all content ©2009–2017 Anna Whitehouse
In July 2012 I purposely escaped my usual surroundings and rented a studio space at The Adam Pottery in Edinburgh for a month, where I began exploring ideas for a new ceramic collection.
The new work centres around the tactile form of an egg, but embellished with intricate patterns and textures inspired by nature. Familiar characteristics from existing species of animals, plants, birds, insects etc. are noticeable and so create intrigue, engaging the viewer as they try to establish what the object is.
Whilst in Edinburgh I was given access to the National Museum Scotland Collections, letting me handle fantastic specimens and engage in art/science dialogues with the curators. When viewing the egg collections I was blown away to see how many specimens of the same species some people collected. At first glance they all looked the same, but on closer inspection it was clear that there were subtle differences in colour, markings, size and form that would be of great worth to a serious collector.It instantly reminded me of a family holiday where my sister and I were collecting shells on the beach. They were all the same species but every time we spotted and picked up another it would have a slightly different patterning or colouring and we just couldn't put it down, we had to have it, even when all our pockets were overflowing!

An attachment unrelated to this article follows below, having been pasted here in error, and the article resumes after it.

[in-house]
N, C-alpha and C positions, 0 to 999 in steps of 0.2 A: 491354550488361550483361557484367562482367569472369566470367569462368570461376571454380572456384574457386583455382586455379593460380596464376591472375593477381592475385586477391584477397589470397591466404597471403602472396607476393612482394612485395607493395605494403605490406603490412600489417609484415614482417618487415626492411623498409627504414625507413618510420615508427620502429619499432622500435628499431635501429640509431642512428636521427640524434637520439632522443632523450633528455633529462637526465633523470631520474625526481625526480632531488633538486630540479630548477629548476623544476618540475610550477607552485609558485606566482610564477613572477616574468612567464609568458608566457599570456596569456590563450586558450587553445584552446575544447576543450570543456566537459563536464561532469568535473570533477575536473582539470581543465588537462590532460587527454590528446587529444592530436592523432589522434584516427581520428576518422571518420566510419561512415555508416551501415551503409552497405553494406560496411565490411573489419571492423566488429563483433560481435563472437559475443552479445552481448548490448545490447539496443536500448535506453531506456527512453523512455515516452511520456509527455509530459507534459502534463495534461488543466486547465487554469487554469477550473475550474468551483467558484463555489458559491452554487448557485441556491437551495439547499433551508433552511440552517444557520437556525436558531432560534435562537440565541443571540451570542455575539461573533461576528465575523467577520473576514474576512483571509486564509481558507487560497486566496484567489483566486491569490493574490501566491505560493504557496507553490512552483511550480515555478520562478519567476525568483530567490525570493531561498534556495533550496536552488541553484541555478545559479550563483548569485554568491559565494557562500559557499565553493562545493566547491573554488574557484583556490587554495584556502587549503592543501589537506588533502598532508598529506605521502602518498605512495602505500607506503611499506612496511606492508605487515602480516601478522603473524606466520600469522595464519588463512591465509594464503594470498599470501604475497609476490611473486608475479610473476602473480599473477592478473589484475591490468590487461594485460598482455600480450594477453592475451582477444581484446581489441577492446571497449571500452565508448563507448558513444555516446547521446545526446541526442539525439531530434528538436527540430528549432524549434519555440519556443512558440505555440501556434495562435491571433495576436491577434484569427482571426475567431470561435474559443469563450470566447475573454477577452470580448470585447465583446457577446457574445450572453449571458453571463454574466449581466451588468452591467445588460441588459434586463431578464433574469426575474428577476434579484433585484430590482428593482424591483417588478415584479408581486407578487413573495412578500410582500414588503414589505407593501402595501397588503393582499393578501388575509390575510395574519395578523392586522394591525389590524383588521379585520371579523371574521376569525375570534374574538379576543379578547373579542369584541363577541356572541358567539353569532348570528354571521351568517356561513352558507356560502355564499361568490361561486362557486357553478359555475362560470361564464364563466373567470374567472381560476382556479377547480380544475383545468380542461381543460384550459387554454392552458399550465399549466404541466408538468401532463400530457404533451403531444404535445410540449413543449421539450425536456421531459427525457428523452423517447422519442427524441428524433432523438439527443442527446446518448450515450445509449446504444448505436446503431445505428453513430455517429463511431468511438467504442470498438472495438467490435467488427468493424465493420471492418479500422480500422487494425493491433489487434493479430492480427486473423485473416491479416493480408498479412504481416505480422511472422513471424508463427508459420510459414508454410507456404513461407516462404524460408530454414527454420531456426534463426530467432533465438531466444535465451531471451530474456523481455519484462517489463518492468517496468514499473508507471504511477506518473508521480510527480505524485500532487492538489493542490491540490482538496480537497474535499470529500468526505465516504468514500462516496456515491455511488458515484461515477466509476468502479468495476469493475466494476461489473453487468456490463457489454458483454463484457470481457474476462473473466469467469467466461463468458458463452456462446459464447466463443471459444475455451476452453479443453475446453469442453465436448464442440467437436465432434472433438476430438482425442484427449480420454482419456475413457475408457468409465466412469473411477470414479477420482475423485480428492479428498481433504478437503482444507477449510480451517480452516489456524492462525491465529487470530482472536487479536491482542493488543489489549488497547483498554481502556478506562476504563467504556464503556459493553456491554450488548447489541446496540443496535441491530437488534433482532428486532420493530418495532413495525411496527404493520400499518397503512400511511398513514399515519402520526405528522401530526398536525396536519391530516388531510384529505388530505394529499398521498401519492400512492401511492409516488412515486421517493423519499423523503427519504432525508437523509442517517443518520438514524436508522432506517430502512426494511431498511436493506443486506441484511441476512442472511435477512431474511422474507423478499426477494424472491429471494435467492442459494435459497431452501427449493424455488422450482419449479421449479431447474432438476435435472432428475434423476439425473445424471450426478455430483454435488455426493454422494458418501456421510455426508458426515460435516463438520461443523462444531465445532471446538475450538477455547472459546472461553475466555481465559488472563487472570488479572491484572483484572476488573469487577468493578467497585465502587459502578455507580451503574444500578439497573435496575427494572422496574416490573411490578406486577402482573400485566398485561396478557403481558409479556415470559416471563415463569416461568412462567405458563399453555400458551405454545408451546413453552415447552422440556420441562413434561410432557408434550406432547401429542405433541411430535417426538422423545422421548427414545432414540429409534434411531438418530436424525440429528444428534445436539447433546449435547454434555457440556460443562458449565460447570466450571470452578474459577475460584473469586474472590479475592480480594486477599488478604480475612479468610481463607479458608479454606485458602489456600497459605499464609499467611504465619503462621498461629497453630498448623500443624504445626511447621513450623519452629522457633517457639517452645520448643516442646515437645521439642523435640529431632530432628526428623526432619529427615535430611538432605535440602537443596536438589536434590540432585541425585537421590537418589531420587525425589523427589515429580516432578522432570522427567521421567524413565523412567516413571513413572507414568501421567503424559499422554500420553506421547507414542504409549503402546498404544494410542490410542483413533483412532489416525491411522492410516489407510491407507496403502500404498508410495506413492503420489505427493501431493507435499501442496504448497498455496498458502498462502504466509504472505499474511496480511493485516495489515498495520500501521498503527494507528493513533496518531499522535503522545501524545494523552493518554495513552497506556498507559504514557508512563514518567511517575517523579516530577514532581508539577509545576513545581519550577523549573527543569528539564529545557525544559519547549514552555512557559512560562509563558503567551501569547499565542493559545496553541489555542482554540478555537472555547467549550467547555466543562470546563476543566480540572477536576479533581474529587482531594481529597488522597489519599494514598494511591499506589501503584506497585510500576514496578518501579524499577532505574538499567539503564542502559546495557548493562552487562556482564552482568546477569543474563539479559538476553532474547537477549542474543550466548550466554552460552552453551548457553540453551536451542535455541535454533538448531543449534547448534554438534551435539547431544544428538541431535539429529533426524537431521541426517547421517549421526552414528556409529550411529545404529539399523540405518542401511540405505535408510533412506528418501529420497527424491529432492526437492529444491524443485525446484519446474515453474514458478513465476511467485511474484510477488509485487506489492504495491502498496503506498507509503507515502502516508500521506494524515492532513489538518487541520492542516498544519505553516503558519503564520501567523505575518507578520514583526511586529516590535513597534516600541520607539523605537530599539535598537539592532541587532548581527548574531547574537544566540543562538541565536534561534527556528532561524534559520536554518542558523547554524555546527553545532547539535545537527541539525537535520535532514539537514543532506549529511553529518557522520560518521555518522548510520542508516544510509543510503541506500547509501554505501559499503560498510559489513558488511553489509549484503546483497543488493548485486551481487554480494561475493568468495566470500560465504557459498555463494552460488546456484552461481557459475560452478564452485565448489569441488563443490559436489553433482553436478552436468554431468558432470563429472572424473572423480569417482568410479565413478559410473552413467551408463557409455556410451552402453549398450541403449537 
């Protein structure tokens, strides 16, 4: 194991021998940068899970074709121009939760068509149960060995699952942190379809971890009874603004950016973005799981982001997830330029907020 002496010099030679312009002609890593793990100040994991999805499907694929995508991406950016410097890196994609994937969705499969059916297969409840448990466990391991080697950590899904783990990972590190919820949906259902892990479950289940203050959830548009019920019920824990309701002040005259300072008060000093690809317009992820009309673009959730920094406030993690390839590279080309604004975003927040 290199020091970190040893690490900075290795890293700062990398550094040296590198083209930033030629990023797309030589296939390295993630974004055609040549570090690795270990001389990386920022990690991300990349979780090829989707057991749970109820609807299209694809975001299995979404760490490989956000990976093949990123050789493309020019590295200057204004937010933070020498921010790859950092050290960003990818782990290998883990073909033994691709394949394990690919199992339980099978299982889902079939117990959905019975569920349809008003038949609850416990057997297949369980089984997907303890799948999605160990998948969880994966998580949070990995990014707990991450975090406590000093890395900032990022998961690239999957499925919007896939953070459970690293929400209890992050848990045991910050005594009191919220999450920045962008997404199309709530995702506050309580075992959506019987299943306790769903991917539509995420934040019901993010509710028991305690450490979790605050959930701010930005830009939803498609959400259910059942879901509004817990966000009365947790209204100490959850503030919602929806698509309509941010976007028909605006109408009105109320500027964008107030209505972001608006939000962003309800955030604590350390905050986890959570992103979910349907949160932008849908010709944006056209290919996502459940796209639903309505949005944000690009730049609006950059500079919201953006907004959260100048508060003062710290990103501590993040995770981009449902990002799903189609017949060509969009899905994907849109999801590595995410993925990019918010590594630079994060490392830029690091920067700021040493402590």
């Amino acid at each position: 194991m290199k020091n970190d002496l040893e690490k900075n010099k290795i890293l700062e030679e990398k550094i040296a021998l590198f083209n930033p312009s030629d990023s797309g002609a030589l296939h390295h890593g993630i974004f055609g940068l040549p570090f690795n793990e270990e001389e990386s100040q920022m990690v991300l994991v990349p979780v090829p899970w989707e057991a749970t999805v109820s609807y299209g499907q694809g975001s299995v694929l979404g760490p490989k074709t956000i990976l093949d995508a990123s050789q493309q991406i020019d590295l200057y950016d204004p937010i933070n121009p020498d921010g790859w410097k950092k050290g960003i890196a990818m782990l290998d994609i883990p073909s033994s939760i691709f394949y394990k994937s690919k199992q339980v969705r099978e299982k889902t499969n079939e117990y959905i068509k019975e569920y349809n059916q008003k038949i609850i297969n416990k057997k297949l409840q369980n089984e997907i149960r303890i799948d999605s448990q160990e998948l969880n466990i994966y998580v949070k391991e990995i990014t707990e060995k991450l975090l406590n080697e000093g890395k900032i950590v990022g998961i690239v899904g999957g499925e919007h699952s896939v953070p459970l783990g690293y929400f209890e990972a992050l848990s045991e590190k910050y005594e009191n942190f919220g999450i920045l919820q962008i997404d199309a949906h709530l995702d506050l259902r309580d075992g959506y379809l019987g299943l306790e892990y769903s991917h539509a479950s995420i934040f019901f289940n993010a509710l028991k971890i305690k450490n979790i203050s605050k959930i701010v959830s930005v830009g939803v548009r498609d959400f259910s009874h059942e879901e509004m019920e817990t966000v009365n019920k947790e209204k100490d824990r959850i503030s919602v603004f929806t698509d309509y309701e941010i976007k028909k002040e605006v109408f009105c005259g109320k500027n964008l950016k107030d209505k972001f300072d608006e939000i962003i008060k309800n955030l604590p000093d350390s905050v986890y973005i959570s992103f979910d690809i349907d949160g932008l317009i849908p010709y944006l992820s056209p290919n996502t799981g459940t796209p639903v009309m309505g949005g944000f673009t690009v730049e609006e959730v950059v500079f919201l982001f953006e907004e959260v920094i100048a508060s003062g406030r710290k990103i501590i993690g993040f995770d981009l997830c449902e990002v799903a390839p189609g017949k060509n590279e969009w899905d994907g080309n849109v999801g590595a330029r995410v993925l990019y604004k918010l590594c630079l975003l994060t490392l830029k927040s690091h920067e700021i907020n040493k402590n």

Since Edinburgh I have been exploring the concept of mutations in nature and have been developing markings and patterns that can evolve through a series of pieces and show progression.